Viewing art exhibitions through the lens of our cell phones might make them more Instagrammable, but it could be diluting our experience.
As I walk through the three floors exhibiting “Sarah Lucas: Au Naturel” at the New Museum, I find myself photographing her early collage work, laden with tabloid cutouts, with my iPhone. As someone who works in a gallery, I feel a pressure to keep up with Instagram, my social resume, by presenting myself as someone who regularly visits the institutional axes of the art world. In part, I do it to remember the images I may want to go back and revisit. However, I also have the intention of posting these images on an Instagram Story as a kind of digital dressing-up, as if to say this is my style.
I watch other visitors taking pictures as they often do of the objects on display. I think about the various museums I’ve visited, observing people walk swiftly through the exhibition space with their phones pointed at every artwork. It puzzles me to see museumgoers pay for their entrance, make the trip to the museum only to look at the object through the screen of their phone. If all they want is an image of the work, why not mine it off of Google Images? A big reason is, of course, the selfie phenomenon. Many people are looking to be seen with the work, rather than to simply see it.
Living in a world where our interactions with each other and the natural world are diluted by the digital experience, it no longer feels unorthodox to use cell phones in spaces meant for viewing art. It can feel as ordinary for people to take a picture of an artwork as it does to text a friend rather than call them. We have become so accustomed to “seeing” things online that the act of viewing through the screen of a phone may feel as natural as simply looking.
It seems that many people would rather show that they saw art rather than actually enjoy seeing it for the sake of it. Art has been a means of social mobility ever since the 16th century. Famous museums, galleries, and their art world darlings—such as the MoMa in New York, the Pace and Gagosian galleries, and artists like Jeff Koons—have become brands in the global contemporary art world. Associating oneself with these brands, similar to wearing clothes from well-known designers, has become a way of defining social status. Posting images on social media of the art one has visited can be a way of associating oneself with the cultural brand, as if to say “I’ve made the cultural pilgrimage to this site, therefore I am cultured.”
I’ve noticed in galleries, people tend to look at the art more before engaging with their phones. Galleries, having no entrance fees and a smaller, less overwhelming collection, are easier to peruse. They are also often clustered together in art districts, thus visitors stumble in from one to the other. Gallery visitors are not after the high-profile items that the museums become famous for, except for certain highly publicized shows, such as the psychedelic environments of Yayoi Kusama—an Instagramer’s dream—that people wait hours in line to see.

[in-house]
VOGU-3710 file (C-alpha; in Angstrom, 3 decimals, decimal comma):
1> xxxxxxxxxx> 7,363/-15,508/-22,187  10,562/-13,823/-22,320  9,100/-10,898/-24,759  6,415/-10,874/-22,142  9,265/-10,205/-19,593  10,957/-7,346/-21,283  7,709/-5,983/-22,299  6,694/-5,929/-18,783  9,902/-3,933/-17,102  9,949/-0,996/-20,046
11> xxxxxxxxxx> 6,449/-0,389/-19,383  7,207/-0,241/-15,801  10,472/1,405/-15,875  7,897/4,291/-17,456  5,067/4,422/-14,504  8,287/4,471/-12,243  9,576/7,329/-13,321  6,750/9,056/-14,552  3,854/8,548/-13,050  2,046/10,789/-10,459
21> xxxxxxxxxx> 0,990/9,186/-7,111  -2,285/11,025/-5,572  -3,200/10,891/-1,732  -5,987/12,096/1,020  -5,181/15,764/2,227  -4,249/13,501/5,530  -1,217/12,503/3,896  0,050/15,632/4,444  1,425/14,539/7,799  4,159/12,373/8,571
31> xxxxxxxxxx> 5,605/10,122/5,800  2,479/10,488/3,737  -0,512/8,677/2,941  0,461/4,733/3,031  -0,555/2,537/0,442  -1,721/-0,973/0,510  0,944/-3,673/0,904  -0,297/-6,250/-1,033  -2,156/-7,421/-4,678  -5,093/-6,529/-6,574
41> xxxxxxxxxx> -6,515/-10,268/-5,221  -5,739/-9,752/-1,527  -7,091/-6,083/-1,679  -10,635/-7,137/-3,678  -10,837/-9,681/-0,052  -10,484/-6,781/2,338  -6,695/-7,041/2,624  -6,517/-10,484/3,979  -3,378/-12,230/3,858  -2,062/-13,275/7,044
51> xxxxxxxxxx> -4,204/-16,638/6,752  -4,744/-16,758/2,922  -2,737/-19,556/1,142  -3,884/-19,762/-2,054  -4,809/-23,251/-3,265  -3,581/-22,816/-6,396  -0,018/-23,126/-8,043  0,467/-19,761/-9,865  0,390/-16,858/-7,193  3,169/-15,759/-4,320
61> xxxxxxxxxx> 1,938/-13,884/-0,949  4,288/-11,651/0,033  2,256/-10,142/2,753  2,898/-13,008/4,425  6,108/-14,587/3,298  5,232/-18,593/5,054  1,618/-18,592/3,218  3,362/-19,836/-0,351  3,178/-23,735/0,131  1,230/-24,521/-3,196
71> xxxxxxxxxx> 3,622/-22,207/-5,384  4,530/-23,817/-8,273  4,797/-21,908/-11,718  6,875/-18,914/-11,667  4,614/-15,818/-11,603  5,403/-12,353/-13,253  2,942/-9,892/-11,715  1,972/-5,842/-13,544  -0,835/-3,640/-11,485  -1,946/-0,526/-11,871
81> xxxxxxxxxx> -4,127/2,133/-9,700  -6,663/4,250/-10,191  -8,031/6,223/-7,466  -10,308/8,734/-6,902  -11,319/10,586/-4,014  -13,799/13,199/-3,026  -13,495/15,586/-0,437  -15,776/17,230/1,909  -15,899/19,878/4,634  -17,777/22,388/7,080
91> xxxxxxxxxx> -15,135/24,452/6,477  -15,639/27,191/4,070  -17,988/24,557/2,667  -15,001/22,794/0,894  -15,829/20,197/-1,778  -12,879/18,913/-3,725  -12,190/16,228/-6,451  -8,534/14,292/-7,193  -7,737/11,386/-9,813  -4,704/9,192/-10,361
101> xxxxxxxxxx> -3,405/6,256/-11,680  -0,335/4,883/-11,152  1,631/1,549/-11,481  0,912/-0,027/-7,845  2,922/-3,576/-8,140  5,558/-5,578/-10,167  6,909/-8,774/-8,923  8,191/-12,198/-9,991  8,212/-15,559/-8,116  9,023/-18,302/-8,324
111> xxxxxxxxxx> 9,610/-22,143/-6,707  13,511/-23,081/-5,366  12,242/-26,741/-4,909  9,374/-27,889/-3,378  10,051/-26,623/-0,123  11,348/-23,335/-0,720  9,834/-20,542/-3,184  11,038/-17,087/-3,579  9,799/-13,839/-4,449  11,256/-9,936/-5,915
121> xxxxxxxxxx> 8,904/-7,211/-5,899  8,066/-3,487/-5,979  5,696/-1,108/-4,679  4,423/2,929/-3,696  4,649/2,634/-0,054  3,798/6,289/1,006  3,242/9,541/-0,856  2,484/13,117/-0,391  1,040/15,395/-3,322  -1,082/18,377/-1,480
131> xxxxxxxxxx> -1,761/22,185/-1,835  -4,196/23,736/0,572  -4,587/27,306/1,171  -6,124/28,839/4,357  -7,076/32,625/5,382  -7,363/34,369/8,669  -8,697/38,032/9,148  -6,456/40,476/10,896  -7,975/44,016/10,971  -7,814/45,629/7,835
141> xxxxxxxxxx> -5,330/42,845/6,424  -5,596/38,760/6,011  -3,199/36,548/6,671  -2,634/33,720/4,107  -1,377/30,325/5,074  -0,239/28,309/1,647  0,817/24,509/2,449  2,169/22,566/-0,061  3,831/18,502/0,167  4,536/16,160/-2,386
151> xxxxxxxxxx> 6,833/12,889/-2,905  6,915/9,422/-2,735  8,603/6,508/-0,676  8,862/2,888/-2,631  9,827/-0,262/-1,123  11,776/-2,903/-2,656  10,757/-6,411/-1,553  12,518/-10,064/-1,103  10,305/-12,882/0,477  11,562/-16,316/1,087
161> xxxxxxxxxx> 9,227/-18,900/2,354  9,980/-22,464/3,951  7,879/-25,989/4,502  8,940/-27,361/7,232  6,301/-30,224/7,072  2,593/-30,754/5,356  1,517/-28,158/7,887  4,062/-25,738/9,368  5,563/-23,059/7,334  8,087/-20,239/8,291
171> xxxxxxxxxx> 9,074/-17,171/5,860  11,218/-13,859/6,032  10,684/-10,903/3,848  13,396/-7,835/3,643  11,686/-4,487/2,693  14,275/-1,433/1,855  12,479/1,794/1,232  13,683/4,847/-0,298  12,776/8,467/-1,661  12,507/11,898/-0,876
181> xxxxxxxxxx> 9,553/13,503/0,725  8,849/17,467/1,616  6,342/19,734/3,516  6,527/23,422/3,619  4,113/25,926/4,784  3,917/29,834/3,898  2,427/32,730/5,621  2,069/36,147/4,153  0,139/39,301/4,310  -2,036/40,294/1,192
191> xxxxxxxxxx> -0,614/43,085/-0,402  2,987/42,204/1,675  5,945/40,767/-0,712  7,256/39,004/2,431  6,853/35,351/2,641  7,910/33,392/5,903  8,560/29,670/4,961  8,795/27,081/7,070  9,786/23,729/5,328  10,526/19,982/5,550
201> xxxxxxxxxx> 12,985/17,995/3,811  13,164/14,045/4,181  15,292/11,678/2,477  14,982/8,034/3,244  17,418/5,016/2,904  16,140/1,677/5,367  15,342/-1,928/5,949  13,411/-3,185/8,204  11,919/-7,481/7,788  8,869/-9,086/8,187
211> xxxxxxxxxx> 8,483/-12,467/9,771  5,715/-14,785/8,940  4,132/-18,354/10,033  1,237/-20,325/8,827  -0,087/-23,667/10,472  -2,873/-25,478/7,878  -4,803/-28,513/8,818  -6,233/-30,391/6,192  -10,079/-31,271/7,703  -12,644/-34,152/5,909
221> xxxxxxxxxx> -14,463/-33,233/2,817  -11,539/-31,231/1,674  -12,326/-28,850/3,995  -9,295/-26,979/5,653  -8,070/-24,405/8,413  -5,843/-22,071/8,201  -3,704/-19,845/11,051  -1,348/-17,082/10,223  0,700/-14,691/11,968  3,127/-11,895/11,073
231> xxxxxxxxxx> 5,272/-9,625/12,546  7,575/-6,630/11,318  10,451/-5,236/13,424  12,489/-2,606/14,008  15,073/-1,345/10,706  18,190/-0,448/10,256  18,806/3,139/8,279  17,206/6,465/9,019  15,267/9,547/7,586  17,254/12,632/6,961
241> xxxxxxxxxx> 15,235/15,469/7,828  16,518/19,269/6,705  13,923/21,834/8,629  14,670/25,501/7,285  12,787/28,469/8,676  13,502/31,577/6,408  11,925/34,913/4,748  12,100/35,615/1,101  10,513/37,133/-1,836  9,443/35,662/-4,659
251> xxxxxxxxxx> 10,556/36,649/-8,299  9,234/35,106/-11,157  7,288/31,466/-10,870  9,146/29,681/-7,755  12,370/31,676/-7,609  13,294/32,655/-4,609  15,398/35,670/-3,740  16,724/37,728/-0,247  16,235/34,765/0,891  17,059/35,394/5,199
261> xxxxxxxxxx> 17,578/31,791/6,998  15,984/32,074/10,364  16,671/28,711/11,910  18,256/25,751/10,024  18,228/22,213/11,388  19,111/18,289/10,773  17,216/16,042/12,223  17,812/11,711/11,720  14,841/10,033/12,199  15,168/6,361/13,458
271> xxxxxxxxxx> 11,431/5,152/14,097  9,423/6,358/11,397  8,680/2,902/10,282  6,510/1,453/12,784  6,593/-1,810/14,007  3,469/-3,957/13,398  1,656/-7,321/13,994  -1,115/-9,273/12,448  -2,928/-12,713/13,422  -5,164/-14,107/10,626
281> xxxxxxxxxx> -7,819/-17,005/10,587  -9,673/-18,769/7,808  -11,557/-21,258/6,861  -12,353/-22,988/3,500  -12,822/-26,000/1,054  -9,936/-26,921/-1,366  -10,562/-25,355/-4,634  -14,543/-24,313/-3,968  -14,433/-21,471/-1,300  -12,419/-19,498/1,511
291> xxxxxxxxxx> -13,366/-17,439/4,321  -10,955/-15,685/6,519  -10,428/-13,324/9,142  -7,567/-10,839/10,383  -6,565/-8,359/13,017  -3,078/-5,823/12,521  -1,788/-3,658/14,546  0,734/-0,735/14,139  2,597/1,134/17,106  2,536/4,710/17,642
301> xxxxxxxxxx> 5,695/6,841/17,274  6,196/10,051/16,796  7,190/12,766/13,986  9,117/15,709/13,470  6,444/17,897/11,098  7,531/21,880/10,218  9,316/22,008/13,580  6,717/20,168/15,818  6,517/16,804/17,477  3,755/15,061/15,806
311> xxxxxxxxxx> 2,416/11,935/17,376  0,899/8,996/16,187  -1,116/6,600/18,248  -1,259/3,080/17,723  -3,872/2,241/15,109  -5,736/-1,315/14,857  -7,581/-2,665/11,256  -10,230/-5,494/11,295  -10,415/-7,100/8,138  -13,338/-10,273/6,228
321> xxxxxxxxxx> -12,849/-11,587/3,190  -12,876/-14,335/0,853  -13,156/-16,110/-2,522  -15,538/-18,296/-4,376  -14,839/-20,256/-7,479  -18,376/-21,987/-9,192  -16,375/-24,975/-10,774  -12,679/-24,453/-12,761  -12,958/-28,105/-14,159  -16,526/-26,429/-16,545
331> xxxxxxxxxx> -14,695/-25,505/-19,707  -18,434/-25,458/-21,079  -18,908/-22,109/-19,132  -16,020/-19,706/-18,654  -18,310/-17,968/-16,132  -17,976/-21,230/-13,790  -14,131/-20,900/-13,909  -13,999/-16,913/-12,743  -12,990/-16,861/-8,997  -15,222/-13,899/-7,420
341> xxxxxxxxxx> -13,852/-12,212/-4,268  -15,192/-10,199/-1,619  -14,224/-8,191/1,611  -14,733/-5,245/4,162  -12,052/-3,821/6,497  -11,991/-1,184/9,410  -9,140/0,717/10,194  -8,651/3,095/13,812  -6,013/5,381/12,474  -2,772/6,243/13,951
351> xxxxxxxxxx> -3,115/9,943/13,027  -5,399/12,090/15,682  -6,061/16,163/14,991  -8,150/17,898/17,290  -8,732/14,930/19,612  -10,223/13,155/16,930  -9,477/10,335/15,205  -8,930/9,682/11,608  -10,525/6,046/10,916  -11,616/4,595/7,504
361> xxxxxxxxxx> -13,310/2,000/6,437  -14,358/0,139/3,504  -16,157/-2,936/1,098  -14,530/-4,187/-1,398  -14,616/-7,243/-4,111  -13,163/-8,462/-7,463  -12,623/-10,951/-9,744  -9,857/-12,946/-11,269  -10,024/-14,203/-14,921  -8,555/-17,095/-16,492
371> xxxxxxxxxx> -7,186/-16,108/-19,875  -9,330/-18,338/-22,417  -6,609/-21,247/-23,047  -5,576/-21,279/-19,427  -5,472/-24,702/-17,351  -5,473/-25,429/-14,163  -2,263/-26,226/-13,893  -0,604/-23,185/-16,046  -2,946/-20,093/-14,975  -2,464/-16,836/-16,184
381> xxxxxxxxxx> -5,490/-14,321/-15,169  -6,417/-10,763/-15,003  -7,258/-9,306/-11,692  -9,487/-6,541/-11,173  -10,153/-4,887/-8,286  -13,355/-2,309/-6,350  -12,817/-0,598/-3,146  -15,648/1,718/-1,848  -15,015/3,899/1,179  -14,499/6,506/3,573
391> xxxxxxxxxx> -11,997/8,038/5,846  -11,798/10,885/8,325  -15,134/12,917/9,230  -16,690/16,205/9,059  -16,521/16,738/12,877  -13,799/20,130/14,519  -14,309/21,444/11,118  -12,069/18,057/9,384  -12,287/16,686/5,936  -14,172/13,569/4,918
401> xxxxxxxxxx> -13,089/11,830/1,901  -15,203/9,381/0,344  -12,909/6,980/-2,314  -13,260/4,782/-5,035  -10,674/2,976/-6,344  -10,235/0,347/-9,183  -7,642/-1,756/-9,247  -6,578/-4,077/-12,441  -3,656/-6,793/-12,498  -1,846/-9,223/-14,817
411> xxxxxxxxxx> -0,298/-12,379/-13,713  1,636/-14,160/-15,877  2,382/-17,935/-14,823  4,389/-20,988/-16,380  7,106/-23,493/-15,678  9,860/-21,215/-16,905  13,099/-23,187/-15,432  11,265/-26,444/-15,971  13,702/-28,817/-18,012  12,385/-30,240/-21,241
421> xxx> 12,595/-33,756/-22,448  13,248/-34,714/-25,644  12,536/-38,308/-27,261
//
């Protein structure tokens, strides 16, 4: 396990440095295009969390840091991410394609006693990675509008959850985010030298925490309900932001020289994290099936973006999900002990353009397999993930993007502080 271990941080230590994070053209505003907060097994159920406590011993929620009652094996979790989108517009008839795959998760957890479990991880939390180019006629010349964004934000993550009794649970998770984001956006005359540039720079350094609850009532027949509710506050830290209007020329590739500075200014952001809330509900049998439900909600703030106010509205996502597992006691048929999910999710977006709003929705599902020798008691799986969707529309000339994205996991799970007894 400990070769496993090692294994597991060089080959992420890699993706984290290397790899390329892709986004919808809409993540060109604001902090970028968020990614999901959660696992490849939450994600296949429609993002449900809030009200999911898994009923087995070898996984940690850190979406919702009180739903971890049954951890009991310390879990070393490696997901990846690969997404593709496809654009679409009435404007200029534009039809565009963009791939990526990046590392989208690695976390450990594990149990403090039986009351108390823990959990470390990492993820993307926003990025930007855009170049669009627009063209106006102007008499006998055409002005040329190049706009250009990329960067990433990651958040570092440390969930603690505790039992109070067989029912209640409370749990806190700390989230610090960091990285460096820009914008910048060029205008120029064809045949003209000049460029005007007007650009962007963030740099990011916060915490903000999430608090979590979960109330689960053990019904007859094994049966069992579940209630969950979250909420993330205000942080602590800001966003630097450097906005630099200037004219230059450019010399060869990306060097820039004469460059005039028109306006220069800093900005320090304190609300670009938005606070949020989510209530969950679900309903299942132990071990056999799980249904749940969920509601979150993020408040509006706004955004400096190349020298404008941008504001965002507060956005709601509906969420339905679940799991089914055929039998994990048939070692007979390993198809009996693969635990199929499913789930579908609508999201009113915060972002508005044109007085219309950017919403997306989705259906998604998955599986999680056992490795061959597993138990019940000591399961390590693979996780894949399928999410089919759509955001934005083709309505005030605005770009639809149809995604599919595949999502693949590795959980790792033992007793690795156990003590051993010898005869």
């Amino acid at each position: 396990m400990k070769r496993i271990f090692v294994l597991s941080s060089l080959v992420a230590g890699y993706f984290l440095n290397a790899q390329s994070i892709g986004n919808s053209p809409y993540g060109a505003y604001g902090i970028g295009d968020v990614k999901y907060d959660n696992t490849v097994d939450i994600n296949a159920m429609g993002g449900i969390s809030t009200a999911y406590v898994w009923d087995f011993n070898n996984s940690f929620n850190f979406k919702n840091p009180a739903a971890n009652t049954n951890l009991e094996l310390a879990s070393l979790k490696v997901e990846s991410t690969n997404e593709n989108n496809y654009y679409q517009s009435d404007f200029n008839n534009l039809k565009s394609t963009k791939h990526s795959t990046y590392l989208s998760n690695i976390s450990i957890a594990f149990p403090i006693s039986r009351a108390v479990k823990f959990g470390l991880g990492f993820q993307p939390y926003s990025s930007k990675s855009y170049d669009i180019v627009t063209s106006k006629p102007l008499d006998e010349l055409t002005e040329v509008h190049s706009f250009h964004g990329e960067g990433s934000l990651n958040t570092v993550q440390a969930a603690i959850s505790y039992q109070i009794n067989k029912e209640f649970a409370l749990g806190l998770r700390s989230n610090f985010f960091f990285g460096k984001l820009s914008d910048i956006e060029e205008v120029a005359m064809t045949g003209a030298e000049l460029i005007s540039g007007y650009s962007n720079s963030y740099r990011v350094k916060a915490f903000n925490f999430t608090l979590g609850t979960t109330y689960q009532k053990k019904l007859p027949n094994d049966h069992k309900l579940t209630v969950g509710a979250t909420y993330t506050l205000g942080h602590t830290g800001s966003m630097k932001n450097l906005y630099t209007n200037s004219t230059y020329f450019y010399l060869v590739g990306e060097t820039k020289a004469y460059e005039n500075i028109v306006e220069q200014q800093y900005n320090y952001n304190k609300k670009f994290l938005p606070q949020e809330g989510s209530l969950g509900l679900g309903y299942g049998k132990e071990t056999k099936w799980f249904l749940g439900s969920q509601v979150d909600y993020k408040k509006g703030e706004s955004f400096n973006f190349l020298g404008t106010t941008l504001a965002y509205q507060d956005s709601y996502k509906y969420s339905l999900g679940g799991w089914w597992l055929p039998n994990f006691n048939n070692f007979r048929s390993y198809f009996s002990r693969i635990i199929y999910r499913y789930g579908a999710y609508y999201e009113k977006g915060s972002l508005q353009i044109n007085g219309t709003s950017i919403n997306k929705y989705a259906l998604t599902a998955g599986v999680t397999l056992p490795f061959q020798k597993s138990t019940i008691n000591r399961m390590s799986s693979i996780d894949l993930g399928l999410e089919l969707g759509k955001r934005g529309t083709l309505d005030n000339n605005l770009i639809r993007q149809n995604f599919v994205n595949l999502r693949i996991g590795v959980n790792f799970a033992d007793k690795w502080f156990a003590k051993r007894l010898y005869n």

Many museums and galleries welcome (and, in fact, encourage) the use of phones. They can serve as a vehicle through which to further engage with art while also providing additional online exposure for the gallery or museum. There is nothing wrong per se with photographing works on display. The problem occurs when it becomes another form of insatiable consumption, a way to “have” this experience or this artwork without actually experiencing it. It is difficult for anyone to contemplate an artwork, to really grasp it and benefit from and enjoy the type of meditation required when they move so quickly past it. According to a New York Times article by Stephanie Rosenbloom, people spend only about 15 to 30 seconds in front of an artwork in museums. If they could dedicate at least a few minutes to a few works that really resonate, the museum will become a restorative environment, a place contemplation rather than a commodified space full of objects to consume.
There is a word in the Spanish language, duende, that means a heightened state of emotion created by a moving piece of art. If a visitor’s intention in visiting a museum is merely to photograph the artwork to take as a digital souvenir, they hamper their capacity to really feel something. On a more existential level, photographing artwork can also be an attempt at memorializing its beauty and our experience with it. Whatever the reason may be, it’s important to first look, think, and engage with the artwork. Joining a tour of the museum can be a great way for visitors to hop off the superficial fast train. They can be fascinating with the right tour guide. I personally enjoy the guide headphones. They allow me to choose what I want to hear about, to curate my own experience. First, I listen and contextualize the work. Then, I look. And sometimes, I’ll snap a quick picture too.